Today, human civilization is growing at a faster pace than any previous point in history. Technology and industry are raising incomes and standards of living, accelerating productivity and urbanization, and connecting diverse societies around the globe. Because of these developments, three academic fields – sustainability, agriculture, and environmental sciences – have started to ask questions that may well determine the survival of our species.
Sustainability in forestry is based on two key premises: firstly, ecological systems must be held in balance in order to avoid disaster, and secondly, natural resources must be managed so we don’t ruin or run out of them. Think about it: ceaseless logging leads to deforestation which in turn leads to landslides and more severe floods; consistently planting on the same patch of soil depletes all its nutrients and renders it infertile for future use.
Image courtesy of The University of British Columbia’s, Faculty of Forestry
From forests to farms, sustainability experts promote measures to avoid such scenarios, often working with and within businesses to ensure processes are sustainable and ‘green’. This is not just a matter of corporate responsibility because sustainability often means reduced costs and conservation of limited resources.
The next important field is agriculture. The current international population is 7.4 billion, and by some estimates, that is set to hit 9.7 billion in 2050. All those human mouths have to be fed somehow, but many experts agree that our current-day food production systems are woefully inadequate to the task. What pesticides and fertilizers should be used, for example, and in what concentration, an issue that must be resolved as many are toxic and can therefore wreak environmental havoc. What is the viability of Genetically Modified Crops (GMCs) as a means to increase rates of global food production?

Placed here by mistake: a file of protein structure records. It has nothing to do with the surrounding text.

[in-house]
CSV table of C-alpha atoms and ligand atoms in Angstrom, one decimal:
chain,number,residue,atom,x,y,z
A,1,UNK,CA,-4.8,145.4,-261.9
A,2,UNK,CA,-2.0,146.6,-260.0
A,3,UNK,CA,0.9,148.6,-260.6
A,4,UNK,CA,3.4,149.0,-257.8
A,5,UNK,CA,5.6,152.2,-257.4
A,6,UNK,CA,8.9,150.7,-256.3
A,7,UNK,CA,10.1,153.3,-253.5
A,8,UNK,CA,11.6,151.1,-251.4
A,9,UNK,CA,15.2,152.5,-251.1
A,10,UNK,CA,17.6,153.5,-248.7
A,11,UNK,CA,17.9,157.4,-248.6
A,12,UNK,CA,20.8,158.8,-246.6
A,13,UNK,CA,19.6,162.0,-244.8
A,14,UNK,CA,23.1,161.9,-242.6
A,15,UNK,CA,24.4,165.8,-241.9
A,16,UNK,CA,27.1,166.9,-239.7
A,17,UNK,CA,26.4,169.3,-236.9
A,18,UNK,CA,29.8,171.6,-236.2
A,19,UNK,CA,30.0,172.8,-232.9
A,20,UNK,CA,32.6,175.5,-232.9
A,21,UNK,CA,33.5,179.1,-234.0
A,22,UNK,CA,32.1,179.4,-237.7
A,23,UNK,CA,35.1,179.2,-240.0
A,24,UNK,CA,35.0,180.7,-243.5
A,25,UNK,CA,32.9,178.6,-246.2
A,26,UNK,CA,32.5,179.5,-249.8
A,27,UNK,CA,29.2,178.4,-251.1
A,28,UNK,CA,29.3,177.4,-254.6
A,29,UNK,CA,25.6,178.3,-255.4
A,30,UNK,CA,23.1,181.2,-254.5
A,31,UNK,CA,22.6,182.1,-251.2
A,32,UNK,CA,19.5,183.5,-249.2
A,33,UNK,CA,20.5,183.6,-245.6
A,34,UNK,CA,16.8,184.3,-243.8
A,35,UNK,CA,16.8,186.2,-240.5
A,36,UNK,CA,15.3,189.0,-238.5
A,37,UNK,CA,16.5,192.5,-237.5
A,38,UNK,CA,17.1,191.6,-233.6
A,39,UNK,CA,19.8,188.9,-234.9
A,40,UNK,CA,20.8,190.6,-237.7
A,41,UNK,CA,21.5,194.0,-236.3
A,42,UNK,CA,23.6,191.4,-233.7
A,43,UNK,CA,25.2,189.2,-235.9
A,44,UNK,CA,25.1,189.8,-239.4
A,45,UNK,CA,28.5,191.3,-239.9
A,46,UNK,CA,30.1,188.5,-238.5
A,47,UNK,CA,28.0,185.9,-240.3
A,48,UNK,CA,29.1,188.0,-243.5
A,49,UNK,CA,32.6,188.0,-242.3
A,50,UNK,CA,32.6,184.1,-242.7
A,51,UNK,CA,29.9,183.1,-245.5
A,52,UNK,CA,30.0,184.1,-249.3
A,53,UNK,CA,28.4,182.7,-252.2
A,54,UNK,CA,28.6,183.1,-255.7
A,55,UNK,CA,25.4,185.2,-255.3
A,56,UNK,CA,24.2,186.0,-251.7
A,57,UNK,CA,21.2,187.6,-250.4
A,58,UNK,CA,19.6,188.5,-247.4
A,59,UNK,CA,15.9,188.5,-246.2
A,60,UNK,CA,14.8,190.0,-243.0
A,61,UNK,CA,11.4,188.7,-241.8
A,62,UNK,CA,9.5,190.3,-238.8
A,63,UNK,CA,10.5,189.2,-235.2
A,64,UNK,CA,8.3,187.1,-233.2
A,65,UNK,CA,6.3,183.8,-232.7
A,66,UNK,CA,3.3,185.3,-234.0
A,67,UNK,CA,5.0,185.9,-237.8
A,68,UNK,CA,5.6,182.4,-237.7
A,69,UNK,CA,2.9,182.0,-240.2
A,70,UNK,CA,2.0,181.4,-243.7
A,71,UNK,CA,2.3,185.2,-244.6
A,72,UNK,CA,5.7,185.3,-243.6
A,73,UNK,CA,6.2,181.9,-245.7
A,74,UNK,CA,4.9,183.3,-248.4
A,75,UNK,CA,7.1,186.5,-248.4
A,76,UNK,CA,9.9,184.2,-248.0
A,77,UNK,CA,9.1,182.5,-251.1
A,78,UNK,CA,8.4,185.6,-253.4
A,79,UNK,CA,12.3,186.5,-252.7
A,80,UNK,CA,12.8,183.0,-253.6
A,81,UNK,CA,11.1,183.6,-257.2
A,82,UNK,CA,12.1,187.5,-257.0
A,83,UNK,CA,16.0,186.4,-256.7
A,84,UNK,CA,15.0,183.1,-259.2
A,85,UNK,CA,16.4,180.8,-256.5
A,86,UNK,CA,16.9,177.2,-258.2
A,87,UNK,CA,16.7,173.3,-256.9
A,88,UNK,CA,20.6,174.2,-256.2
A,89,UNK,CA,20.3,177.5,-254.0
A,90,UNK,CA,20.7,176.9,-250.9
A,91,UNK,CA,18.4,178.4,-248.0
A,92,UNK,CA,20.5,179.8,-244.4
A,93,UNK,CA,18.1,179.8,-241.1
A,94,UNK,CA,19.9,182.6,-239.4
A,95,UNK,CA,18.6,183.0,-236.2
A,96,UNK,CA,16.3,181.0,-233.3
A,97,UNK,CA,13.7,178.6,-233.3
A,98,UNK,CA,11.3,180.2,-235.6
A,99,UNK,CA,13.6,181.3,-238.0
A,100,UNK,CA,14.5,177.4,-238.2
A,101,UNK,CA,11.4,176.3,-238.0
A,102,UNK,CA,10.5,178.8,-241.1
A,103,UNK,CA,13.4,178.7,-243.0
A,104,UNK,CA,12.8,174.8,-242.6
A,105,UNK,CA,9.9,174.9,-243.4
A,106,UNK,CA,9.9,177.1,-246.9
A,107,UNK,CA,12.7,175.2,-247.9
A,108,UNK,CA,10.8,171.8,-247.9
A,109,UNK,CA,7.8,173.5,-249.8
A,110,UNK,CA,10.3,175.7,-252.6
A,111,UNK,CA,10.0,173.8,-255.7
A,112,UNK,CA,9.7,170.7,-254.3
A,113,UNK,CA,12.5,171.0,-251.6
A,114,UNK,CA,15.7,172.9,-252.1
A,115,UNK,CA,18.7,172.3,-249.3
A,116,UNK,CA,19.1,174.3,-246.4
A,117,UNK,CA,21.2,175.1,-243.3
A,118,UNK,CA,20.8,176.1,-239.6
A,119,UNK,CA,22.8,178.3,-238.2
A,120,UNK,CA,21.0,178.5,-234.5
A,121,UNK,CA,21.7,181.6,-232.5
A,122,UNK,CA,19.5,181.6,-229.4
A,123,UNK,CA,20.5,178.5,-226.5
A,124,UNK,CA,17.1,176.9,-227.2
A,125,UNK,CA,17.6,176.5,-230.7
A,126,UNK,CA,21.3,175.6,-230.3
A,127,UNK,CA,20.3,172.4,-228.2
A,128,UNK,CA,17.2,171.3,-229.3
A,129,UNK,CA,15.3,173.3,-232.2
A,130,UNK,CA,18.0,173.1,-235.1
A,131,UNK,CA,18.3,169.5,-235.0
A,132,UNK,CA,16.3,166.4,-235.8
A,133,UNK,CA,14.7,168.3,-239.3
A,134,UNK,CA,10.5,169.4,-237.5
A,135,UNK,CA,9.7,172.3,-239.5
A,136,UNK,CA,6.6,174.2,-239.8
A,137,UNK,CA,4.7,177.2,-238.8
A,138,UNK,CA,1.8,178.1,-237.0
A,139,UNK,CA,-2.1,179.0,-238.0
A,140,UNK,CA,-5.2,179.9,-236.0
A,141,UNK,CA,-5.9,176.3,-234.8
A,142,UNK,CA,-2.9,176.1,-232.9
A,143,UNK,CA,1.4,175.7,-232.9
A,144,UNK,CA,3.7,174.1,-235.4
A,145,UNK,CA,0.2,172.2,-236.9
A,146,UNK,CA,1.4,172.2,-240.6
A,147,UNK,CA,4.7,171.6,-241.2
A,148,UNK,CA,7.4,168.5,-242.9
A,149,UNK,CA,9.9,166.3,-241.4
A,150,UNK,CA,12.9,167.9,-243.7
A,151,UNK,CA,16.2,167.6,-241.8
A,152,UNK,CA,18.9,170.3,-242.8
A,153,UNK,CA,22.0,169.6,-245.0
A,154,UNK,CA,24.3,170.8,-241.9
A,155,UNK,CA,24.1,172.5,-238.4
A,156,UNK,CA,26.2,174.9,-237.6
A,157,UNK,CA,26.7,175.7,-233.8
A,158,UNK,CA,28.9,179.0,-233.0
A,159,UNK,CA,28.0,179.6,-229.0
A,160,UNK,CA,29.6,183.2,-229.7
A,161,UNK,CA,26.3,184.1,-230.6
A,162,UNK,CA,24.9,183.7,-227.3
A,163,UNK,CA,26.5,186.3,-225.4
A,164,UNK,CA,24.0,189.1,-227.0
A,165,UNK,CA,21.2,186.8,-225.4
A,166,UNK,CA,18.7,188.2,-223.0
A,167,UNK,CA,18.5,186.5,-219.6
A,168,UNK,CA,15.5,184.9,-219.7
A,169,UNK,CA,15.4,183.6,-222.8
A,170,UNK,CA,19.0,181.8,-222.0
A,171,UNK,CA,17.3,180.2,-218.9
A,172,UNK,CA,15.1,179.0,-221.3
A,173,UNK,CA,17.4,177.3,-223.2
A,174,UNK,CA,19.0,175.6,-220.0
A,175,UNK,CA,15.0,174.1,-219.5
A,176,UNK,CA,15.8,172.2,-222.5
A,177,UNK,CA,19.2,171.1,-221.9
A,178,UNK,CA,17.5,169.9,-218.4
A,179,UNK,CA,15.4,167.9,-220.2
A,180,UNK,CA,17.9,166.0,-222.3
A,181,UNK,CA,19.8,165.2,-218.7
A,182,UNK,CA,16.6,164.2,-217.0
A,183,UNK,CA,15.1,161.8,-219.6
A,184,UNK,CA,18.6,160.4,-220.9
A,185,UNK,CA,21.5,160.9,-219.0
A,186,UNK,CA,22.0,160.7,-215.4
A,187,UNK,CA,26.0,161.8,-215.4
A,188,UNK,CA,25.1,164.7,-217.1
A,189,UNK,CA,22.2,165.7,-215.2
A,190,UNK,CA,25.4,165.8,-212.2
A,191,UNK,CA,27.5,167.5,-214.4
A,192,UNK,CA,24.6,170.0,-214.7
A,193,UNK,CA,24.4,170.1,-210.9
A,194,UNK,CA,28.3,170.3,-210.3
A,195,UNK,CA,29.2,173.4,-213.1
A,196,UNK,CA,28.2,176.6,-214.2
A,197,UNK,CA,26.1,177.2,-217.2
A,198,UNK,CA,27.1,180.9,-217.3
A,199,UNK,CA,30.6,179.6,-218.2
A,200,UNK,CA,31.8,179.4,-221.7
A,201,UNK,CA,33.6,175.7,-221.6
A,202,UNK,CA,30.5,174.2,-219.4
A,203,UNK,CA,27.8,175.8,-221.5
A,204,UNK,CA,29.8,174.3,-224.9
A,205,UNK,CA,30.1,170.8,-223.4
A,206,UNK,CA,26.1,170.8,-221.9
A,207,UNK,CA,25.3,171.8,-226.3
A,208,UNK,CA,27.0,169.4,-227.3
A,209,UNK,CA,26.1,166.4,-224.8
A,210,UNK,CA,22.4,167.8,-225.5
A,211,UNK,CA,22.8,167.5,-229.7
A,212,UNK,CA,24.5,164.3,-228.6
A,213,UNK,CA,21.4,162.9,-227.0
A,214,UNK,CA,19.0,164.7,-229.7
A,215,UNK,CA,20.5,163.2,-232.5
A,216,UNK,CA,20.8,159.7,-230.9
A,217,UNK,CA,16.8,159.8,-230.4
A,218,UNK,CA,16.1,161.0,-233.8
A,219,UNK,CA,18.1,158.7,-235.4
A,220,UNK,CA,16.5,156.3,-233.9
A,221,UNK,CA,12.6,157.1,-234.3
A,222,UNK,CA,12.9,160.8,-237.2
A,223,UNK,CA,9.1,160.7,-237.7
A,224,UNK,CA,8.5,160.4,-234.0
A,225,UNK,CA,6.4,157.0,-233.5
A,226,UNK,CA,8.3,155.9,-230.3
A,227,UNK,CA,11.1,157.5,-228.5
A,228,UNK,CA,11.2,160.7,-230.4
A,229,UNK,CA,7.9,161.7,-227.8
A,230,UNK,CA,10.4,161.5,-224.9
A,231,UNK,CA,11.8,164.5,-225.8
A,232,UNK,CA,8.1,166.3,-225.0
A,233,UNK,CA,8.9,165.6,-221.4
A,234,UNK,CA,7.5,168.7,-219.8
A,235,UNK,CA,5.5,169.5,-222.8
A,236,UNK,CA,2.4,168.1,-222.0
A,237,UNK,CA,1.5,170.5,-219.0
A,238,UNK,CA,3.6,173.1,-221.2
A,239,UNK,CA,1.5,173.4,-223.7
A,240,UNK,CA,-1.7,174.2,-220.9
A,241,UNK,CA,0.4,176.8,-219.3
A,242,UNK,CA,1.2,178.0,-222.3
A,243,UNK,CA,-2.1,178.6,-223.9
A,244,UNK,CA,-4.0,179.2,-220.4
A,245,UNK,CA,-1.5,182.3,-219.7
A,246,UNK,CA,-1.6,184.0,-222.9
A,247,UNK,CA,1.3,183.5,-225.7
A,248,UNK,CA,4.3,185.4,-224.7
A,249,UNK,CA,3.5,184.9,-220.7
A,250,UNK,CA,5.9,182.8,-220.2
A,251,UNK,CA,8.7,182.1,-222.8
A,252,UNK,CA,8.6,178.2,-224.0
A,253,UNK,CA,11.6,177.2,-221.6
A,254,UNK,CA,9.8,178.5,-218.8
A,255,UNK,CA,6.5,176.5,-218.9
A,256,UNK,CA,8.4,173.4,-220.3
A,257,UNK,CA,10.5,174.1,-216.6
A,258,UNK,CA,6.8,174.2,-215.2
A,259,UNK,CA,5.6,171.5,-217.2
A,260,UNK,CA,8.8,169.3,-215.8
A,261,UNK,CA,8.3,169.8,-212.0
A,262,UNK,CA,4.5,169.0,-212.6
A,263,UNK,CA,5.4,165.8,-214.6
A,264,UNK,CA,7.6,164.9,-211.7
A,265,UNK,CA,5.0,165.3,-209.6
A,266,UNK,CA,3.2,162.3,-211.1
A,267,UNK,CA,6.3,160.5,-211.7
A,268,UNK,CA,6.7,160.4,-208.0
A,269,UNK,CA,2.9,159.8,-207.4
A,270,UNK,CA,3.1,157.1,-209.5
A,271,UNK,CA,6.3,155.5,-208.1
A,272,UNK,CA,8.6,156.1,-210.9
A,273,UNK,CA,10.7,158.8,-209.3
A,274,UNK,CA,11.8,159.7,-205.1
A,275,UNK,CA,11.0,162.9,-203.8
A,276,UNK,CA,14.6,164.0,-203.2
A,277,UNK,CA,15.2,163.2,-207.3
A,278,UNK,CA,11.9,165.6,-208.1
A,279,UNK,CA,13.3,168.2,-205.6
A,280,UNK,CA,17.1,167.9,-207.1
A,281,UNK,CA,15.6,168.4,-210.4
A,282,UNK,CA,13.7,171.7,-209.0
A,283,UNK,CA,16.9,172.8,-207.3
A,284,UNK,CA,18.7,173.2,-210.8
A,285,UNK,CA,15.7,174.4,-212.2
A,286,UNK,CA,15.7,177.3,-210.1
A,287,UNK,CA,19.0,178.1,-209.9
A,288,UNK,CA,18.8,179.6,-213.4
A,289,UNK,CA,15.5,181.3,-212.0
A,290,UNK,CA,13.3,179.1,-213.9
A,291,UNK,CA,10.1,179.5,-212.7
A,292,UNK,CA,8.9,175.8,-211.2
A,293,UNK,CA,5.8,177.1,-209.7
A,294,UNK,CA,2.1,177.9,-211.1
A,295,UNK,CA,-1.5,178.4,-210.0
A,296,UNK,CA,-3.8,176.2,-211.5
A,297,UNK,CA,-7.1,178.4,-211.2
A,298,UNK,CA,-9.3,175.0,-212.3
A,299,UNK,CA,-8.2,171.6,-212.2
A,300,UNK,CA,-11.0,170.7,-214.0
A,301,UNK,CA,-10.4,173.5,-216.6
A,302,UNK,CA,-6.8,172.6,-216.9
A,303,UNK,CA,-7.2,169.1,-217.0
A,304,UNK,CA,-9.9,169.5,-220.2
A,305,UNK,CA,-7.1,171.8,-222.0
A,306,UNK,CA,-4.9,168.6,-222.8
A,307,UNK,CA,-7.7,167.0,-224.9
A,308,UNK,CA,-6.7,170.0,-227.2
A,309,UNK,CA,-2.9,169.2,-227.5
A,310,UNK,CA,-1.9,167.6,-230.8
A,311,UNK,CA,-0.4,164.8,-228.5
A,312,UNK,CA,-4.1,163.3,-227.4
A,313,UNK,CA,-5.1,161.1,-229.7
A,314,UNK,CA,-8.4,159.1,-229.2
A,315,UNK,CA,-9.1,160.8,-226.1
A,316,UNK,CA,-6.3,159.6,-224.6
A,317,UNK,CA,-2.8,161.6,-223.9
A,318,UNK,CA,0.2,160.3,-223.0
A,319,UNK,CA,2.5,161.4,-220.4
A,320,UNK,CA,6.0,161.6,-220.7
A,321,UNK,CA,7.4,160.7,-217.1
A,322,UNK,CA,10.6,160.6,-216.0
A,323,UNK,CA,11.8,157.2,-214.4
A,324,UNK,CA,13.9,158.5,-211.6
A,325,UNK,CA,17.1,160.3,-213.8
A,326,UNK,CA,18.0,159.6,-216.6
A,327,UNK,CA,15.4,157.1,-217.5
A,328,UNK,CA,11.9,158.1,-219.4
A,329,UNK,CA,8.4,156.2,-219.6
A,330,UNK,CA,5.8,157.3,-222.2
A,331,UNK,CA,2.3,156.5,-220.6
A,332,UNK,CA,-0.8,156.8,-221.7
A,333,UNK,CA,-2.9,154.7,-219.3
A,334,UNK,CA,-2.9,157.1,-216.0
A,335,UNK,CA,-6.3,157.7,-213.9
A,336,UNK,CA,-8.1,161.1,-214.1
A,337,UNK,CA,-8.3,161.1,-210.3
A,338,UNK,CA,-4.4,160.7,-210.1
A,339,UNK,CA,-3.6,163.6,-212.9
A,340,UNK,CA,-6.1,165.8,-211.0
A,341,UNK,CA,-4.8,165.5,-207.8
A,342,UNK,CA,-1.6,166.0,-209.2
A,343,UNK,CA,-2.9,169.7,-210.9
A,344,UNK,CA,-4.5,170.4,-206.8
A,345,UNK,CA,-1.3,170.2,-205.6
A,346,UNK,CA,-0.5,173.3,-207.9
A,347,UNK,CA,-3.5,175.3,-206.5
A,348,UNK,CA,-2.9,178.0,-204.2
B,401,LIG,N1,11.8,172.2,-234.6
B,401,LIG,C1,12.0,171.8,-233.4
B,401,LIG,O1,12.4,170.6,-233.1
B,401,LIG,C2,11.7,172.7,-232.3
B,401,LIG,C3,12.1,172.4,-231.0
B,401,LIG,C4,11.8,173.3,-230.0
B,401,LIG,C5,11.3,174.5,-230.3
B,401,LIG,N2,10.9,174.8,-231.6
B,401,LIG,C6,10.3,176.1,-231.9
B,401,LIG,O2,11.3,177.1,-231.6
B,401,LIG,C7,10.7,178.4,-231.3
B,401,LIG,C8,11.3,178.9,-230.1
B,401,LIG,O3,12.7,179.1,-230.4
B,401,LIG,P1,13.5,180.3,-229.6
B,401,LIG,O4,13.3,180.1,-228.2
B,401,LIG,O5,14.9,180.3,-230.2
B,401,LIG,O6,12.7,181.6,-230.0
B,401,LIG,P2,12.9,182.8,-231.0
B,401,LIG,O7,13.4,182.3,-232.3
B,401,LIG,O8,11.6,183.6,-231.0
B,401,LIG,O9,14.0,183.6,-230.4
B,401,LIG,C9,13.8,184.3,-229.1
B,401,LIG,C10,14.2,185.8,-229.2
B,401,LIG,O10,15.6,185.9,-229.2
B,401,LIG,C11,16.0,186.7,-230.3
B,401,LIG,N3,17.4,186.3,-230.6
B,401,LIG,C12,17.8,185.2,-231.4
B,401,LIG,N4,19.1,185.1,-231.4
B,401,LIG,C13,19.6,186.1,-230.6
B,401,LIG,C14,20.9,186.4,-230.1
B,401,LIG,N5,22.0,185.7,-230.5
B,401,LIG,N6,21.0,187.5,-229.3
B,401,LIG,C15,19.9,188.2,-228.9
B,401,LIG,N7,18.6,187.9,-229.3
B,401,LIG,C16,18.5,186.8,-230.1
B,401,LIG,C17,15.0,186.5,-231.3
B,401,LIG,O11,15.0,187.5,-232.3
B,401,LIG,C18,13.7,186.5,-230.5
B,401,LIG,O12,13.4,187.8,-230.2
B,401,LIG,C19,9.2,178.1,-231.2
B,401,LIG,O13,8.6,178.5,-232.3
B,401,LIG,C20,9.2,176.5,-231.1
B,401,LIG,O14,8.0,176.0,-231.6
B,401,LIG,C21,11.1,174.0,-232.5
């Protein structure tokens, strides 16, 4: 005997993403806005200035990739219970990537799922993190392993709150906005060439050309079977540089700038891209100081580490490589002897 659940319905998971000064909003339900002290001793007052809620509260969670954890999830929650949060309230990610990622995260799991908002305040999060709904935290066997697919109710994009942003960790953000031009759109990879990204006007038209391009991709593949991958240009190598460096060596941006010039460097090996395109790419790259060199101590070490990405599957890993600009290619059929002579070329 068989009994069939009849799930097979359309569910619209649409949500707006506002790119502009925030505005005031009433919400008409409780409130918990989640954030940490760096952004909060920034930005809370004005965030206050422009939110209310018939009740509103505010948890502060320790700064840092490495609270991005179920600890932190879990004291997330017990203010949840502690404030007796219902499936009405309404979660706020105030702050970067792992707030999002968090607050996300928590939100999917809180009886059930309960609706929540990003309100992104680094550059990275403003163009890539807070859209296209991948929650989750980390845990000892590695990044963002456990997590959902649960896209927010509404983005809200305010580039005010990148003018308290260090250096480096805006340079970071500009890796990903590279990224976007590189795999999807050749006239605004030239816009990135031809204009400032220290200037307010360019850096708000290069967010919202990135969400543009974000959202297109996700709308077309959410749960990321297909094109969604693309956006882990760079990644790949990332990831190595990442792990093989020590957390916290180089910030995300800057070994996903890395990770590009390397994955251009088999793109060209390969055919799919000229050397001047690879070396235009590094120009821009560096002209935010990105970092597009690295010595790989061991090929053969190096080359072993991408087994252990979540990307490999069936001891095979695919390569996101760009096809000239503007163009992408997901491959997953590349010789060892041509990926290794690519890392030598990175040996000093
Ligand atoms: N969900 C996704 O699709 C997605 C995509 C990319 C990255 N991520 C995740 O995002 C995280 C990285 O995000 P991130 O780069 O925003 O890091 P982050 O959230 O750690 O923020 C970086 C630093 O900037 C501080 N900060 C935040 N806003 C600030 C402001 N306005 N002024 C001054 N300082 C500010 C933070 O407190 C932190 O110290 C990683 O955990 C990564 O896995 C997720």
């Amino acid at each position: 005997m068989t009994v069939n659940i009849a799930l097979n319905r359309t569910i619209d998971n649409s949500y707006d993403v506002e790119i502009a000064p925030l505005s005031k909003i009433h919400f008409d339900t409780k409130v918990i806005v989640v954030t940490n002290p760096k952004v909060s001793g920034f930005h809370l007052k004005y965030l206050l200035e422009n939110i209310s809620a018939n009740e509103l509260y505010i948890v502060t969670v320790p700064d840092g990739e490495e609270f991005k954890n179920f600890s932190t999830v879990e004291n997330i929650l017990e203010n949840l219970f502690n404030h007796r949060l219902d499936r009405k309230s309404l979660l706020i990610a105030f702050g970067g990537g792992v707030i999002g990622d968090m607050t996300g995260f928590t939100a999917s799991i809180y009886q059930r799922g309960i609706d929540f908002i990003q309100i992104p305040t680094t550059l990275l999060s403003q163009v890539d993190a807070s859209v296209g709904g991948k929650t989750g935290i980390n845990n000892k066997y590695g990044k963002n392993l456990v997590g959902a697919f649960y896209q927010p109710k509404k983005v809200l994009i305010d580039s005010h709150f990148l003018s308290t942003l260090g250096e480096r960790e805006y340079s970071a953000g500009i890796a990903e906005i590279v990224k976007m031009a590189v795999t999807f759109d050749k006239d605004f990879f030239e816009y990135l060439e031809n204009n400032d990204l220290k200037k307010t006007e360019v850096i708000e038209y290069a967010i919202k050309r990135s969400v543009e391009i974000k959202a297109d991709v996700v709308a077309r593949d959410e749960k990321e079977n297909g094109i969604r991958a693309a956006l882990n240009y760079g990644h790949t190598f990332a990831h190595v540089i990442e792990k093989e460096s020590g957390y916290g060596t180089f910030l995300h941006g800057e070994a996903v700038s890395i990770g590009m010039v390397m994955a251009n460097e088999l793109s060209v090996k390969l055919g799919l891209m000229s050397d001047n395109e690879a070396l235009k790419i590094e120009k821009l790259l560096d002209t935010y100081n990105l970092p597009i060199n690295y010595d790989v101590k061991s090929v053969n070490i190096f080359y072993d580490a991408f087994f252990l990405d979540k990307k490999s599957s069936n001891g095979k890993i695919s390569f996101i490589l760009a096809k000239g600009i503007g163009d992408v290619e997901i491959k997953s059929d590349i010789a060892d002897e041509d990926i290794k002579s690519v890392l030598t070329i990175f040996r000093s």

Tasked with answering these questions, agriculture experts often serve highly-paid consultants to farming consortiums or individual farmers, or might even consider getting into the business themselves. They can also provide valuable advice to governments in regards to agricultural policies and reforms.
Image courtesy of the University of Lincoln
The final field is environmental science, which has become common knowledge due to large-scale research into topics such as climate change. From oil spills to contaminated groundwater to radioactive waste, environmental scientists identify problems and propose policies to rectify them. They may even take an active role in government and politics, lobbying against polluters and imposing new industry regulations.